Conference to focus on race in higher education

Organizers hope students can learn from each other’s struggles and share in their triumphs.

University of Redlands students Jonathan Garcia and Elana Rapp share a dream: That university students all over Southern California can work together for equality.

They and a team of about 20 of their cohorts are organizing a conference that aims to bring together students to talk about racial issues on the region’s campuses.

The event, “Race on Campus: A Student Conference,” is set for noon to midnight on Friday, May 6 in Bekins Hall with an optional brunch meeting from 10 a.m.–noon on Saturday, May 7. All events are free and open only to college students.

The event aims to bring together students from colleges all over the region to discuss issues relating to race in higher education.

“We’re all in Southern California, we’re not far. Why don’t we get everybody in a room together?” Garcia said.

The conference is part of a May Term course in the Johnston Center for Integrative Studies that starts on May 2. Students will spend the first week continuing to plan the conference—they have been planning it on their own time for several weeks—and the following three weeks researching the issues that were brought up and processing the lessons learned.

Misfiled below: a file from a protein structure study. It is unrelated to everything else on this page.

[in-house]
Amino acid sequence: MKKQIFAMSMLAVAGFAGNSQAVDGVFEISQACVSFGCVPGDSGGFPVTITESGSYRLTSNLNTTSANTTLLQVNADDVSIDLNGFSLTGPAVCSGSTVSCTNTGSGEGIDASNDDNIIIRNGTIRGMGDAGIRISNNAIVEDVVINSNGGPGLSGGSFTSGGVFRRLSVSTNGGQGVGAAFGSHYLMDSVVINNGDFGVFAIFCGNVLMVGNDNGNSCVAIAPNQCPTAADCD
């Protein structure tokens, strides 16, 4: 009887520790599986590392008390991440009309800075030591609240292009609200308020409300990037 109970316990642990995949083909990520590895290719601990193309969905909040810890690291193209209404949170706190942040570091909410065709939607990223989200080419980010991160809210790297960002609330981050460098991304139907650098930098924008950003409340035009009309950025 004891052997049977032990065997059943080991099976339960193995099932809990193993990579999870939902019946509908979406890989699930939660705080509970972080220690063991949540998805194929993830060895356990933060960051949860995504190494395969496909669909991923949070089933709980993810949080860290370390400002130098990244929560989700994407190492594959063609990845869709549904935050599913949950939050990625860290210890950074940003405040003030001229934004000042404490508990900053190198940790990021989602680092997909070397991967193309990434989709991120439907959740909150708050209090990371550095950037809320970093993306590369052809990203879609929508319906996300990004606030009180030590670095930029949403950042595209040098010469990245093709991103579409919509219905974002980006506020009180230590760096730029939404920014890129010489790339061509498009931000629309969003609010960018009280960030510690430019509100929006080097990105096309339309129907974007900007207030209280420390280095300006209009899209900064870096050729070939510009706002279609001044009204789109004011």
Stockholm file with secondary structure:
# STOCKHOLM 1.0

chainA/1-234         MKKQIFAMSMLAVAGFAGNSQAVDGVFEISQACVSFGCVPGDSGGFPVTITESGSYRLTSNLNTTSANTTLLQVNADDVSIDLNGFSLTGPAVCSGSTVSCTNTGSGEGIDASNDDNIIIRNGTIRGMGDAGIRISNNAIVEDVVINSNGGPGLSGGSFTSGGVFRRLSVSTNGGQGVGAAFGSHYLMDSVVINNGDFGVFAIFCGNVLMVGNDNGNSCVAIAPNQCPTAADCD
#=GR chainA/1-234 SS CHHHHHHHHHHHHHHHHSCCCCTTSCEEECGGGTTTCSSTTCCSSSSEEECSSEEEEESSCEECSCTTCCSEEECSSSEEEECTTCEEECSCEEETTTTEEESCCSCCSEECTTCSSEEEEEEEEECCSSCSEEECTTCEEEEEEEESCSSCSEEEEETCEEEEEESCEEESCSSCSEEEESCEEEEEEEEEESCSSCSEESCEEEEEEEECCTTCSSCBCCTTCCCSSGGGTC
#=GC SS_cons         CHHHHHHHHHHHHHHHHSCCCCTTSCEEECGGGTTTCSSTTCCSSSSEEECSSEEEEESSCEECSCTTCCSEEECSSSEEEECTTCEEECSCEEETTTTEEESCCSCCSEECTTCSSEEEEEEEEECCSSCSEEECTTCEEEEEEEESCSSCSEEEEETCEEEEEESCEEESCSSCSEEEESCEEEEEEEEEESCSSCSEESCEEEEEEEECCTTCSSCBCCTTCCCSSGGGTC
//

Garcia feels now is a good time for this event because racial violence has been in the news frequently in recent months and people are talking about it.

He hopes to steer that conversation toward how racial issues affect college students. “There are inequalities in race all over our nation, but especially in education,” he said.

Garcia was one of the facilitators of a recent forum about racial issues on the Redlands campus, an event that drew more than 600 students.

The Friday event will include several guest speakers, a keynote panel discussion, lunch, dinner and an open mic session for poets and musicians. 

The organizers hope the conference will illuminate racial issues at work on other campuses and how those students are dealing with them, said Adjunct Professor Amy Moff Hudec, the faculty advisor for the conference and May Term course.

“How are conversations different? How are different situations handled?”